HALFON: Well it’s interesting that there are a number of very important early childhood initiatives that are going on throughout the United States. And, so that you see in North Carolina, Kentucky, California, major state-wide early childhood initiatives. In California, which I’m most familiar with there is a initiative called “California First Five”, it was something that was actually championed by the movie producer and director Rob Reiner. He put on to the California ballot a state initiative that now uses a 50% sales tax on cigarettes and raises about $700 million dollars a year in new dollars for children in California.
It’s focused … the lion’s share of those funds, those $700 million dollars are focused on children zero to five and creating the kinds of education, health, parenting, family support infrastructure that is necessary, in a sense, to build a bridge from birth to school. And in California now there’s 58 counties in 58 new public/private commissions “First Five” commissions in which these Commissions are, in a sense, formed and forming a public outcomes trust for young children. And they’re helping to fund childcare and health care and early childhood services.
And we’re starting to see similar kinds of programs in other states. What’s interesting is …what we found almost by happenstance last year or two years ago, that the country of England, the country of Canada and the country of Australia have all launched almost identical programs to “First Five” California. In England it’s called “Sure Start”, it’s part of Tony Blair and Gordon Brown’s major initiative on advancing the early childhood development in terms of a social policy of ending childhood poverty over 20 years.
HEFFNER: All English speaking countries. How do you explain that?
HALFON: Well, part of it … it’s interesting, the English speaking countries … all have similar social welfare traditions. They all had adopted the …come from the Elizabethan poor laws that treated children in an … in a sense social welfare in a particular way. And …
HEFFNER: What was that way? It wasn’t very positive.
HALFON: No, no it wasn’t. And part of it was the kind of poor relief that was provided in almshouses and other kinds of …
HEFFNER: These were small adults …
HEFFNER: … and didn’t have to be treated differently.
HALFON: That’s right. That’s right. And with the recognizing there’s a major transformation going on. Rather one of sort of an exclusion in giving of welfare. Many of the countries now are understanding that, you know, in order to promotion social inclusion we need to create the kinds of infrastructure that allows for, for all to succeed. And it’s not just the economic infrastructure, it’s the social infrastructure … social capital that needs to be there.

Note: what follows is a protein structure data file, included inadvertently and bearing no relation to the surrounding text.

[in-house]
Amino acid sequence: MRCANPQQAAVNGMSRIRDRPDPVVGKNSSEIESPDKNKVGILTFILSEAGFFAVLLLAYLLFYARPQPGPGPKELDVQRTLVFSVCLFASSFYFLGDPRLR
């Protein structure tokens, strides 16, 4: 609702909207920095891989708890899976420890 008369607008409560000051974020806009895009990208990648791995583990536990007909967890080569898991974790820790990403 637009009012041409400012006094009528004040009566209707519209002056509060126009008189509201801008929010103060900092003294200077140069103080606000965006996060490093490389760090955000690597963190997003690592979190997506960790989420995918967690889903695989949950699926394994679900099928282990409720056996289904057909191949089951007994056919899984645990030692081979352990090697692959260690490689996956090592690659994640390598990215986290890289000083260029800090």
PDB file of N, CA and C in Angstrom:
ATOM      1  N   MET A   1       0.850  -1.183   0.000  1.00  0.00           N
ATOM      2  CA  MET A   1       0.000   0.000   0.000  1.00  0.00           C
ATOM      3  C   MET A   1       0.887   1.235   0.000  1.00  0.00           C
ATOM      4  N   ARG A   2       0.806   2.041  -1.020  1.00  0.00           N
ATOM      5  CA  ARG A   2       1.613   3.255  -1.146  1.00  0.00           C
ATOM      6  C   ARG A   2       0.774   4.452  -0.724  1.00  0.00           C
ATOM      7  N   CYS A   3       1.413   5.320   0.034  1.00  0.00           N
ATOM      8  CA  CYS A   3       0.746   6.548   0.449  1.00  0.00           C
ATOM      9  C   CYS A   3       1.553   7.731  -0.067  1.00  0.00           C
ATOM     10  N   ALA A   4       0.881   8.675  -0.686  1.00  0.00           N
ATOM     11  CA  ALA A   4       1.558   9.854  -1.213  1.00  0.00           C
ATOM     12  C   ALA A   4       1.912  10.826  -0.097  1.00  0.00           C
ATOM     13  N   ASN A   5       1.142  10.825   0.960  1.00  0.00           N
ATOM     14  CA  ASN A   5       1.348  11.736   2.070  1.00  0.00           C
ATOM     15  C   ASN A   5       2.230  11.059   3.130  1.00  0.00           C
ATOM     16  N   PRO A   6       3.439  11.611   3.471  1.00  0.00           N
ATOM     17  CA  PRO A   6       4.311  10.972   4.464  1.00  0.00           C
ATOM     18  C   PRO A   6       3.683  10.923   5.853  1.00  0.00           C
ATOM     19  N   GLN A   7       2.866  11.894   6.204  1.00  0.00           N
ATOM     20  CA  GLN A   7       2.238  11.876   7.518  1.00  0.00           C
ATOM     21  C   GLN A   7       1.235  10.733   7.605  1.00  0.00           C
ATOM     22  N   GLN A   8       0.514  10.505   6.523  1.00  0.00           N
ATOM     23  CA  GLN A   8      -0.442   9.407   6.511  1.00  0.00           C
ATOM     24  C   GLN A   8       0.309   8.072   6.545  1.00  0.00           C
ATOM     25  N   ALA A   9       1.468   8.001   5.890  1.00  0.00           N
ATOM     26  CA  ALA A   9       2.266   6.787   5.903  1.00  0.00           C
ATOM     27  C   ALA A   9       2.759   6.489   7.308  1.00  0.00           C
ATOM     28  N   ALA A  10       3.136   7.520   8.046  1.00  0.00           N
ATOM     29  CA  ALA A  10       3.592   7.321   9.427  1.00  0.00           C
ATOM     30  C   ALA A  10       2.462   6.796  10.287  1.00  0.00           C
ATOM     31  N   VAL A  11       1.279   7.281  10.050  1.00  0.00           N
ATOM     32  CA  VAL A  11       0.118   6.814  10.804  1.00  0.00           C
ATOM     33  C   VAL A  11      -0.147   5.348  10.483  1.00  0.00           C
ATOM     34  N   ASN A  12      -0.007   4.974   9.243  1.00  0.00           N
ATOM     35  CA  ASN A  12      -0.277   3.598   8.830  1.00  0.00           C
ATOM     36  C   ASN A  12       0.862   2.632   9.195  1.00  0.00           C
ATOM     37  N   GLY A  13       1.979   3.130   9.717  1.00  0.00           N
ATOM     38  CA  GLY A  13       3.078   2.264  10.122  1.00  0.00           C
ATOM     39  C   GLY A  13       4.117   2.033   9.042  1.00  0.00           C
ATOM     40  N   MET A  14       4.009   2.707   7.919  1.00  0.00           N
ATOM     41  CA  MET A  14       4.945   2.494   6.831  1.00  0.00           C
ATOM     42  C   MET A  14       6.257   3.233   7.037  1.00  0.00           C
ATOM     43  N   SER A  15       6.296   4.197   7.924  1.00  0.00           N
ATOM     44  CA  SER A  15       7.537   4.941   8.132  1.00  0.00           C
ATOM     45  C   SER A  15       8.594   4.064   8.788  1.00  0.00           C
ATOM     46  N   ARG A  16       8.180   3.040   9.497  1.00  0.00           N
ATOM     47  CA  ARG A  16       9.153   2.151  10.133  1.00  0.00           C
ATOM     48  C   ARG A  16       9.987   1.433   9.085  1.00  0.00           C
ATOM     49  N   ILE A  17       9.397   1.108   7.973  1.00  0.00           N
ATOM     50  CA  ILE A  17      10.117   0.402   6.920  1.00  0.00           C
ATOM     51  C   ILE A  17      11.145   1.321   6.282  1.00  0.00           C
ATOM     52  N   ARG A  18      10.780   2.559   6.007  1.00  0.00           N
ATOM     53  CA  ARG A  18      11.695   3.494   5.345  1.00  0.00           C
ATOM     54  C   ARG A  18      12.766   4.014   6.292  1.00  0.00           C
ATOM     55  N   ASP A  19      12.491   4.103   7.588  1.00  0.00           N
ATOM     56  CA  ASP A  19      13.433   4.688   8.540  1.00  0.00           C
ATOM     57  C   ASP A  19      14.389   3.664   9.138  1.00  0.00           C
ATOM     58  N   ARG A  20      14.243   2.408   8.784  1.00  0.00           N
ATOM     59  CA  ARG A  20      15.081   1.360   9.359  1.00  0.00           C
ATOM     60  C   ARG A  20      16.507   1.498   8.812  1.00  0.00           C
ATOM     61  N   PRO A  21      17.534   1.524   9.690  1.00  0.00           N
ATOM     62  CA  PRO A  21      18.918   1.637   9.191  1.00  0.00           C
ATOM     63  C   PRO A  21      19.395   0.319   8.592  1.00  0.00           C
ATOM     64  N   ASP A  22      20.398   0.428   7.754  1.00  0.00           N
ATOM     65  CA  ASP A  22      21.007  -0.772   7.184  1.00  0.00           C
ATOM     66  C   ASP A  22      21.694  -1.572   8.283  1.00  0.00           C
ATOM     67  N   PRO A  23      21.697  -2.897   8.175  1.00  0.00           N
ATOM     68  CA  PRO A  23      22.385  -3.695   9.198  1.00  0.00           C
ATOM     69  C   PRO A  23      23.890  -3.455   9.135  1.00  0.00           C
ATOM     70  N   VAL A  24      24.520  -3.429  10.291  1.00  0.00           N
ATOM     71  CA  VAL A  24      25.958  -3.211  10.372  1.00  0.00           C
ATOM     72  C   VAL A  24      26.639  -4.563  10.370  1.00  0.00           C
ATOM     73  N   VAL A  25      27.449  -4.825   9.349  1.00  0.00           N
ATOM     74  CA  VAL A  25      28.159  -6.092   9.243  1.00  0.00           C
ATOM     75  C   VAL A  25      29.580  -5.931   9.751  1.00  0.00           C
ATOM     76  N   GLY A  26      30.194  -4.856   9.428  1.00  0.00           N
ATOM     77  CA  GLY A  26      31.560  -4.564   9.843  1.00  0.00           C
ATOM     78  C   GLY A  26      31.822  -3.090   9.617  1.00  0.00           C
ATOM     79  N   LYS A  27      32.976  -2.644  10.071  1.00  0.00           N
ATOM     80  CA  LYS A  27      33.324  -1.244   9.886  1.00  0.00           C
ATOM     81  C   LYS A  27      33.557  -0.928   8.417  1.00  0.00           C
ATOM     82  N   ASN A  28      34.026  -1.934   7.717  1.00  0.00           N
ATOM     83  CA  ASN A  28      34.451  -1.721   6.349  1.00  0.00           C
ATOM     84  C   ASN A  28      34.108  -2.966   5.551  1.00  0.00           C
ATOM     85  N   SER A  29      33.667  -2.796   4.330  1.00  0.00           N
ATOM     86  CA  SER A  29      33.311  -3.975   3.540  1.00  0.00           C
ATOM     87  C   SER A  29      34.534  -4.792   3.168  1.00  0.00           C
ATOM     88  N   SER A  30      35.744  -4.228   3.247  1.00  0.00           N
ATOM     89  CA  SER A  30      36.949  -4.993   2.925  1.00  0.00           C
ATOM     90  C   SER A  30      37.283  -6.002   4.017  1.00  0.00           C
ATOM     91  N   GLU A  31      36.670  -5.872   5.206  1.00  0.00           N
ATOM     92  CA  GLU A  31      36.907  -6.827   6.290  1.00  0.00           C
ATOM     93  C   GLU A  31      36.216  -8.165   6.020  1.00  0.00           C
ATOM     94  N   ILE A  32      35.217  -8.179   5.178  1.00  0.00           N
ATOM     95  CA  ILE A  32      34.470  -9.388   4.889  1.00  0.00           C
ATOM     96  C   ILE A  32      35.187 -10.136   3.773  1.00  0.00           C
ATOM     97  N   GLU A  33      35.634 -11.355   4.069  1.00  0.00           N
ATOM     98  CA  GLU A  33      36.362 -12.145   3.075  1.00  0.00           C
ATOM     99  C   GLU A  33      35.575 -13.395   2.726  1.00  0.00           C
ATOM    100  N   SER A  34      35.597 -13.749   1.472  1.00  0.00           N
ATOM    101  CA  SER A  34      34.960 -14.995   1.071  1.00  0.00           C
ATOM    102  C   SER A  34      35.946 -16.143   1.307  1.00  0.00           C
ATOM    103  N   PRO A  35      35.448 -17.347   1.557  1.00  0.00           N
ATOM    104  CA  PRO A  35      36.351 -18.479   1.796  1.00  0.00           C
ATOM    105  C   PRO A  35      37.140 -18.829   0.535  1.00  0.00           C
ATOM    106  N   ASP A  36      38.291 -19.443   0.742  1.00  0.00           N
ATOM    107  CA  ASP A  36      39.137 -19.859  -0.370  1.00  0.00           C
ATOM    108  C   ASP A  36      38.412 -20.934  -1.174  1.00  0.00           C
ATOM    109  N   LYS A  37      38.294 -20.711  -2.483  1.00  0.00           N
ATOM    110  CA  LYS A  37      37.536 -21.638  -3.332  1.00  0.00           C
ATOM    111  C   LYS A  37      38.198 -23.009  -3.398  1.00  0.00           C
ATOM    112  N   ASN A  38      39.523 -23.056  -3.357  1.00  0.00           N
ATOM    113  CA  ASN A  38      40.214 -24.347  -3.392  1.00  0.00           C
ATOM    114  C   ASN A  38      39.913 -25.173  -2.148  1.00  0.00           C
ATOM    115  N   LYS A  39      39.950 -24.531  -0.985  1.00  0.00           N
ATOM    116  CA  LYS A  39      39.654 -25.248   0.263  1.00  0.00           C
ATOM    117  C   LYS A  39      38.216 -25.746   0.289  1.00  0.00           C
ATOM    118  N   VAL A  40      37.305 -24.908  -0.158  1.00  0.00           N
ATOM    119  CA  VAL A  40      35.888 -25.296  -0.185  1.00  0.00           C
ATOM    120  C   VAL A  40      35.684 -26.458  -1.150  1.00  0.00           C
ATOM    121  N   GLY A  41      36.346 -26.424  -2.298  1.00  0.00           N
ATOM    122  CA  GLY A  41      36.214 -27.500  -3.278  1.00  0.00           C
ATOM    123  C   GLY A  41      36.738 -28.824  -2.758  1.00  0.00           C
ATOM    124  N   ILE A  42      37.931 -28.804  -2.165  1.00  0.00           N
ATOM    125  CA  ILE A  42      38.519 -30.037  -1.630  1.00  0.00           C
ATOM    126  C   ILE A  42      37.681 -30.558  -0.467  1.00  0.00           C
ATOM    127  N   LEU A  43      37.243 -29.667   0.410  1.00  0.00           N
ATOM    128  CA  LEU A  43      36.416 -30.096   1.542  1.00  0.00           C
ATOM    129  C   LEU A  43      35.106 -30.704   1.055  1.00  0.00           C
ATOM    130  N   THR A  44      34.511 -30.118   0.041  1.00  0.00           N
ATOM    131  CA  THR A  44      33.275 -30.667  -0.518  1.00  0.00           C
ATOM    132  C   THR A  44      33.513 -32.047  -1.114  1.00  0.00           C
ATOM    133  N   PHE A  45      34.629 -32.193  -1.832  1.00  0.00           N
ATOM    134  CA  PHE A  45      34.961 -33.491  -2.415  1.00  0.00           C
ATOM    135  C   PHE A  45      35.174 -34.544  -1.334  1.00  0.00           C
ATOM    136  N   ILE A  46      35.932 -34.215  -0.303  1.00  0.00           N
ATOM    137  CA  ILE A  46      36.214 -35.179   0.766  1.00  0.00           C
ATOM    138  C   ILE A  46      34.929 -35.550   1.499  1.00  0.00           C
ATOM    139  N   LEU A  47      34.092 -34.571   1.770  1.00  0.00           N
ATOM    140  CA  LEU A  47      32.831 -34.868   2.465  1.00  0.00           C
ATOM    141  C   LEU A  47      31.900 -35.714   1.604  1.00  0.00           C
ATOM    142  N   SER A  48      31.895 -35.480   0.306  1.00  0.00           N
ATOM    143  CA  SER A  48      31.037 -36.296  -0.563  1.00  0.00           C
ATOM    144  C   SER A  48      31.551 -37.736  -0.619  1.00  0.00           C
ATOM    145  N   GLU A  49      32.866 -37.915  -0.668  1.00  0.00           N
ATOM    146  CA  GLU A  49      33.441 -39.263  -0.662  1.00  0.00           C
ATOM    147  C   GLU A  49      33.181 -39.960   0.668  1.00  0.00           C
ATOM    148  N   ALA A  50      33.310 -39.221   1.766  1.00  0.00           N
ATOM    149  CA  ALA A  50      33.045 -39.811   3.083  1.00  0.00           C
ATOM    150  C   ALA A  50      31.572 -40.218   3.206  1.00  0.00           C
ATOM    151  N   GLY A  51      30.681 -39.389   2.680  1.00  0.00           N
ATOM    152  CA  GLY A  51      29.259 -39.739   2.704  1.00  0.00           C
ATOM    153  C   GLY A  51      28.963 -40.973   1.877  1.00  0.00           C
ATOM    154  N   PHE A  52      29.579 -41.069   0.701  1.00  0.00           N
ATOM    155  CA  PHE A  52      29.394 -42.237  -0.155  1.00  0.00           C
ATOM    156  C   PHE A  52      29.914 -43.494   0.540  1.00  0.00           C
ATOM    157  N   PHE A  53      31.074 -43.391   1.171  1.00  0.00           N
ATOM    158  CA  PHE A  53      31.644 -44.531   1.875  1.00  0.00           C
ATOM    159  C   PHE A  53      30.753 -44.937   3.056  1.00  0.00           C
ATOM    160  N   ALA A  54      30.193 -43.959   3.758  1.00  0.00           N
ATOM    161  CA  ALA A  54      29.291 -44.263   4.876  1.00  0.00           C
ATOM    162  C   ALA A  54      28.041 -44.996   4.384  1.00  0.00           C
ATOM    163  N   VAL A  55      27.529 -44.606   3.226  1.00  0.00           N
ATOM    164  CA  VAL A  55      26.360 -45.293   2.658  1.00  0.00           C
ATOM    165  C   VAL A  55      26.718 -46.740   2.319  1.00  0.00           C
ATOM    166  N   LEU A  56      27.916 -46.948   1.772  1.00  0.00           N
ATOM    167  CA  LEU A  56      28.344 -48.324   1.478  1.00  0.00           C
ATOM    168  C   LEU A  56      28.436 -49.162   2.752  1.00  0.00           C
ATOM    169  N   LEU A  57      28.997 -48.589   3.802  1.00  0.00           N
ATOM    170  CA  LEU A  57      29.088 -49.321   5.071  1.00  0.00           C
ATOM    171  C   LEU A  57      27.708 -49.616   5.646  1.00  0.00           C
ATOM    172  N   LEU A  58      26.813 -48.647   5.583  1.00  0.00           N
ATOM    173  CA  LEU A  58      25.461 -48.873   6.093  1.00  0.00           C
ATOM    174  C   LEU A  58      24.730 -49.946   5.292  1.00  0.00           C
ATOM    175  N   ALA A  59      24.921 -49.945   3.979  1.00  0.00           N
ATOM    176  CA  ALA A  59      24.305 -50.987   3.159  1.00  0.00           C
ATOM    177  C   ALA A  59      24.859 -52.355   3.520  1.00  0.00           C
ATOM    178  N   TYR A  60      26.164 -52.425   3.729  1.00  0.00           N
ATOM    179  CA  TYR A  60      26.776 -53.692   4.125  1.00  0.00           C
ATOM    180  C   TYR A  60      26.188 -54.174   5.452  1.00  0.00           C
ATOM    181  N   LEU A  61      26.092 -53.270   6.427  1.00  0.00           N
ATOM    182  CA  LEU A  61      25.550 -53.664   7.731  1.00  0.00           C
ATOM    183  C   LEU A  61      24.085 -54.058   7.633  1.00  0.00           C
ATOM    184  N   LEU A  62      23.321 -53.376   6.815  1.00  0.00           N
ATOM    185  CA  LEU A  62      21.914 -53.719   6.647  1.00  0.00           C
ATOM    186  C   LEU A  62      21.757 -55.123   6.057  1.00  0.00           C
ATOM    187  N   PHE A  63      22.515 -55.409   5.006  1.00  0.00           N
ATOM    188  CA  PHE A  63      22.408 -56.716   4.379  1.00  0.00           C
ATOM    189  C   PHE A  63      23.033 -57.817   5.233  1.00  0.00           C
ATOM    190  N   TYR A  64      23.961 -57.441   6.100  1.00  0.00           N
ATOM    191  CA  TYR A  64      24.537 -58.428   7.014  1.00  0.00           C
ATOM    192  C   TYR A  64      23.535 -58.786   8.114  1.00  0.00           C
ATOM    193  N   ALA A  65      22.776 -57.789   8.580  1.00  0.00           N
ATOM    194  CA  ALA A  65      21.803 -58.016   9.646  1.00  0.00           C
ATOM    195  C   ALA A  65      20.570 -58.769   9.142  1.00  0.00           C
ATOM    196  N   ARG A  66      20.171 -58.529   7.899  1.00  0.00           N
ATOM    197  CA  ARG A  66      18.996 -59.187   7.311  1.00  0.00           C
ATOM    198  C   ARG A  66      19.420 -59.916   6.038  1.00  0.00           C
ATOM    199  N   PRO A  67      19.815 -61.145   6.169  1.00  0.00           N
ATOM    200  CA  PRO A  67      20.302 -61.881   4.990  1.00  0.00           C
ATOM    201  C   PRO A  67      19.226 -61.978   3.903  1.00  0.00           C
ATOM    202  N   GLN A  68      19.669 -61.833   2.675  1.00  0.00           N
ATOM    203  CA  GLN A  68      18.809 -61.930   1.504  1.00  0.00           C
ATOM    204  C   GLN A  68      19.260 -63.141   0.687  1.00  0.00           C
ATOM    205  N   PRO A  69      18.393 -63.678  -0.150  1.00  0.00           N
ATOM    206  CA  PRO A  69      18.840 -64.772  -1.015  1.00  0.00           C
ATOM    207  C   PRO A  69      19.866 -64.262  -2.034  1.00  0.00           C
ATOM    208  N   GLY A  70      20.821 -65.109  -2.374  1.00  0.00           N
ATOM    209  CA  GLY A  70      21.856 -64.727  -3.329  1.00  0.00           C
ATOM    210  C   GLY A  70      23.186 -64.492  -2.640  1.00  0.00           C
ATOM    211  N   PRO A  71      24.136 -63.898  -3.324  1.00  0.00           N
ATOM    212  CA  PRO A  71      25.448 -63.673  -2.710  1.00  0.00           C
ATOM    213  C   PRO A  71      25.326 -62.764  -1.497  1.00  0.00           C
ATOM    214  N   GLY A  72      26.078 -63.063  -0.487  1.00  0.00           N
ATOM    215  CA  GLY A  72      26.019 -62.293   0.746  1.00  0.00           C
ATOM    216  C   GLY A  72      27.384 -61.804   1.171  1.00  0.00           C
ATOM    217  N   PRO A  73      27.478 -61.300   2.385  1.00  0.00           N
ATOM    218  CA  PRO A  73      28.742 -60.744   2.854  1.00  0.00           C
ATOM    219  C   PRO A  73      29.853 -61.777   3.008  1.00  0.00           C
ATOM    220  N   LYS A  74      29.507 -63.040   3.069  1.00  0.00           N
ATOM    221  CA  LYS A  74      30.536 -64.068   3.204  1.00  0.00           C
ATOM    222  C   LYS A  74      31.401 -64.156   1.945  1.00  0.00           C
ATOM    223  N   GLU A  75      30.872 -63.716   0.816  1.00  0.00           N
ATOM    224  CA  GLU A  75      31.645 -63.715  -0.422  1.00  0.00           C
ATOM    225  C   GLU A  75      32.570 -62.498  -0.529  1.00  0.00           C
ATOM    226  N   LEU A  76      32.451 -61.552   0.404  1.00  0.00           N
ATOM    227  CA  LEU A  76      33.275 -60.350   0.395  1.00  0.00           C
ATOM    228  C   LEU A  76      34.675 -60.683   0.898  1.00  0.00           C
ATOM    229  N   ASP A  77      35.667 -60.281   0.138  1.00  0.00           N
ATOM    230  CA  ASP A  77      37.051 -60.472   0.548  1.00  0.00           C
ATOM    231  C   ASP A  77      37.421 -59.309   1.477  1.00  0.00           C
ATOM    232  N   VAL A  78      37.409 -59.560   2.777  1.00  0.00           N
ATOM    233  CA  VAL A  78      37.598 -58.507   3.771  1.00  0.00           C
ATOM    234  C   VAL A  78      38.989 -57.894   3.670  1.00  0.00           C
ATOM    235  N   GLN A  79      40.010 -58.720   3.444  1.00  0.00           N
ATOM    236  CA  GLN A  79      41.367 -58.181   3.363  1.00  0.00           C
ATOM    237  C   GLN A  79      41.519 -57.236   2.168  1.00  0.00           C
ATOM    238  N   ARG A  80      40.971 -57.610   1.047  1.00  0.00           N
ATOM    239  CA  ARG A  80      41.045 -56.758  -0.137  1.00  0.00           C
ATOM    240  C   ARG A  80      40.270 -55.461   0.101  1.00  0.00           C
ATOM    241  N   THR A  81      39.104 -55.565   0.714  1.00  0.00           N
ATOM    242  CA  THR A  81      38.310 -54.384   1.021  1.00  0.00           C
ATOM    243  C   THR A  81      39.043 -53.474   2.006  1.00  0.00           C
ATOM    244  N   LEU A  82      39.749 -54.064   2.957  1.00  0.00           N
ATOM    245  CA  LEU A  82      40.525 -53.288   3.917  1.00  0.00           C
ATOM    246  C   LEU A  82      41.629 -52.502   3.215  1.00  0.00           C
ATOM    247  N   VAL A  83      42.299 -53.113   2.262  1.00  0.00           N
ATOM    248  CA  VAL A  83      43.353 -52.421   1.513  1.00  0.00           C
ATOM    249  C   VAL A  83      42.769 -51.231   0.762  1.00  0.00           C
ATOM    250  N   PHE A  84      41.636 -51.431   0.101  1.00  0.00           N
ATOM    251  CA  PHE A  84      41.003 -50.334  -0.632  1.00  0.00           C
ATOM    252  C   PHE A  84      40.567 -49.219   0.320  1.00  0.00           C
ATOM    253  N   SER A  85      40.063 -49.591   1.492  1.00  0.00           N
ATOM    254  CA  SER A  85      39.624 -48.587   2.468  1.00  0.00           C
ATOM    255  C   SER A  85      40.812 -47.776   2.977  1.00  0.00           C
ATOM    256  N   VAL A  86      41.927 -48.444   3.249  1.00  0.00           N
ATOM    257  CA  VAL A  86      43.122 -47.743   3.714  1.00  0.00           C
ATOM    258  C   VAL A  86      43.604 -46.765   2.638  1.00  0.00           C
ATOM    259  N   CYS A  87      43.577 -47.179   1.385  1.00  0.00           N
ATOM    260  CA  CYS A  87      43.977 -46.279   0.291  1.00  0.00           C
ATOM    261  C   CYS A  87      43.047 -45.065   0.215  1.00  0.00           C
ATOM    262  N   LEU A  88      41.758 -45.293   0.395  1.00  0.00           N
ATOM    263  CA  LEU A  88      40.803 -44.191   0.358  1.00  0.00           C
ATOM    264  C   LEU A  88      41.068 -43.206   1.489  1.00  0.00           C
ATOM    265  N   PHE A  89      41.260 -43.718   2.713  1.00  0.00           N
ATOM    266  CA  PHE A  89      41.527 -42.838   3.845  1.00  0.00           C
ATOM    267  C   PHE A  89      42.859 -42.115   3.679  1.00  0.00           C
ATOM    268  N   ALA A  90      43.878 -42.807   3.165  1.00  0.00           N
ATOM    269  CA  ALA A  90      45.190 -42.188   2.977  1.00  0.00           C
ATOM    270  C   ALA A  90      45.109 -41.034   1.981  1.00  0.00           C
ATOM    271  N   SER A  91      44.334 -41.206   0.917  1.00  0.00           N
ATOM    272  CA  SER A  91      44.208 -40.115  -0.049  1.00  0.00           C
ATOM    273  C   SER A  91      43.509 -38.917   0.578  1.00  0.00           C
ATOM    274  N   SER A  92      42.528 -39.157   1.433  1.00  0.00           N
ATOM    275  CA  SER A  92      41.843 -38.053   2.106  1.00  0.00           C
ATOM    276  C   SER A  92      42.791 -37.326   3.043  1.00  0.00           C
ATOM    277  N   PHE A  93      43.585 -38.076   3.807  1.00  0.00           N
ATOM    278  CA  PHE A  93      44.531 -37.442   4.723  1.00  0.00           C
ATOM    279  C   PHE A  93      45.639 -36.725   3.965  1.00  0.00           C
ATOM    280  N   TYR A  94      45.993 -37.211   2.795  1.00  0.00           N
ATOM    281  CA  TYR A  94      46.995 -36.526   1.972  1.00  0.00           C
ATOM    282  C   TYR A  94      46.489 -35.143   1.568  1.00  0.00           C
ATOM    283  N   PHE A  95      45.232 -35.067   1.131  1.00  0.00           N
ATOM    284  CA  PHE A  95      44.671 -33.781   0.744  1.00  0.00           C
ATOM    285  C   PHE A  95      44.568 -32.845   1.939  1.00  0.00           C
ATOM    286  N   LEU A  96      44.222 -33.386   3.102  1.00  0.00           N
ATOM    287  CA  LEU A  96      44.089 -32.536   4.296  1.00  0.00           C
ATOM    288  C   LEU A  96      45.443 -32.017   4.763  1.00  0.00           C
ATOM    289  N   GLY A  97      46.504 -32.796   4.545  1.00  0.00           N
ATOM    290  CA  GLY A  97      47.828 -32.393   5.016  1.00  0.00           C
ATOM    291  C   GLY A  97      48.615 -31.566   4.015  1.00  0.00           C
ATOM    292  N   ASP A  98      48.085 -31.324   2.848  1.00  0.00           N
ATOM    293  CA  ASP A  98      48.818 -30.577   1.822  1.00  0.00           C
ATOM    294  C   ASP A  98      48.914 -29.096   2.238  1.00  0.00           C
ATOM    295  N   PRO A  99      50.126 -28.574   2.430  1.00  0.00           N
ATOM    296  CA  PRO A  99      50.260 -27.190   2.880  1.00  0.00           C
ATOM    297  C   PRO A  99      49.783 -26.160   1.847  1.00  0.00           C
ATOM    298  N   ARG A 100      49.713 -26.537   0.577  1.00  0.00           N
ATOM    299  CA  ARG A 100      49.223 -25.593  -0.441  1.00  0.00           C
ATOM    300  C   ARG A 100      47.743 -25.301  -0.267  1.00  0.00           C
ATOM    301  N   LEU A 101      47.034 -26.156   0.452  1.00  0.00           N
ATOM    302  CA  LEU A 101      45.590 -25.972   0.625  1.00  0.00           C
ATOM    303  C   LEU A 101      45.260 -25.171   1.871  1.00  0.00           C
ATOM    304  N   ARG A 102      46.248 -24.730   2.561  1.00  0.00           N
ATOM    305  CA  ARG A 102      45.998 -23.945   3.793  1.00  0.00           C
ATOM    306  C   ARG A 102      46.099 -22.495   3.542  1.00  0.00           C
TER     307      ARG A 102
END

In England what’s interesting is that the Sure Start program in England which will be in 400 communities throughout England this year, is really a community based neighborhood building, community based program. And they’re using this almost identical amount of money per year that California is using.
HEFFNER: You know, it’s interesting, over all the years that this program has been on the air I’ve had the occasion to, to say a number of times …but we consider ourselves a child-oriented nation. That’s not so true, is it?
HALFON: Ah, I think … I don’t think that, you know, if you went around the United States today and asked people, you know, “are children getting a good deal here?”, I think that it would be somewhat equivocal. I don’t think children get the kind of deal that they could have and should have at present. And compared to many other countries we’re not doing all that we can and should be doing.
I think that there’s a movement afoot in the United States to move this process forward. And what’s interesting is, often times in our history, what we’ve seen is for children’s policy to be created nationally it often times has to start at the state level. We saw that with child abuse laws, they were all state laws and then we had national child abuse laws.
We saw that with the forerunner of the AFDC program, they actually started as state programs in 1913, 1914 and 1935 it was made into AFDC …
HEFFNER: AFDC …
HALFON: Right. Aid for Dependent Children … families and dependent children. It was the Widow’s Pension program basically that was created. So that we have a historical tradition as starting at the states, as the, sort of engines of innovation and then bringing it to the national level.
I would only hope that over the next several years that, you know, the notion of “leave no child behind”, that the President has put forward in terms of his educational agenda, actually extends more broadly throughout the child span starting at birth and on. And also is more deeper in terms of understanding what it really takes to achieve educational success. Really, you have to have the health and family support and other kinds of things that you need.
What our book clearly shows and what, you know, is that what we know from the brain research is that children that are borne into families in an adverse situation and children that are raised in situations where moms are depressed, that they have certain kinds of emotional and learning problems.
HEFFNER: Dr. Halfon it’s that point at which our time is up. And it becomes clearer and clearer that we are leaving lots of children behind.
HEFFNER: And I want to thank you for making the points you do today.
HEFFNER: And thanks, too, to you in the audience. I hope you join us again next time. If you would like a transcript of today’s program, please send four dollars in check or money order to: The Open Mind, P.O. Box 7977, F.D.R. Station, New York, New York 10150.
Meanwhile, as an old friend used to say, “Good night and good luck.
N.B. Every effort has been made to ensure the accuracy of this transcript. It may not, however, be a verbatim copy of the program.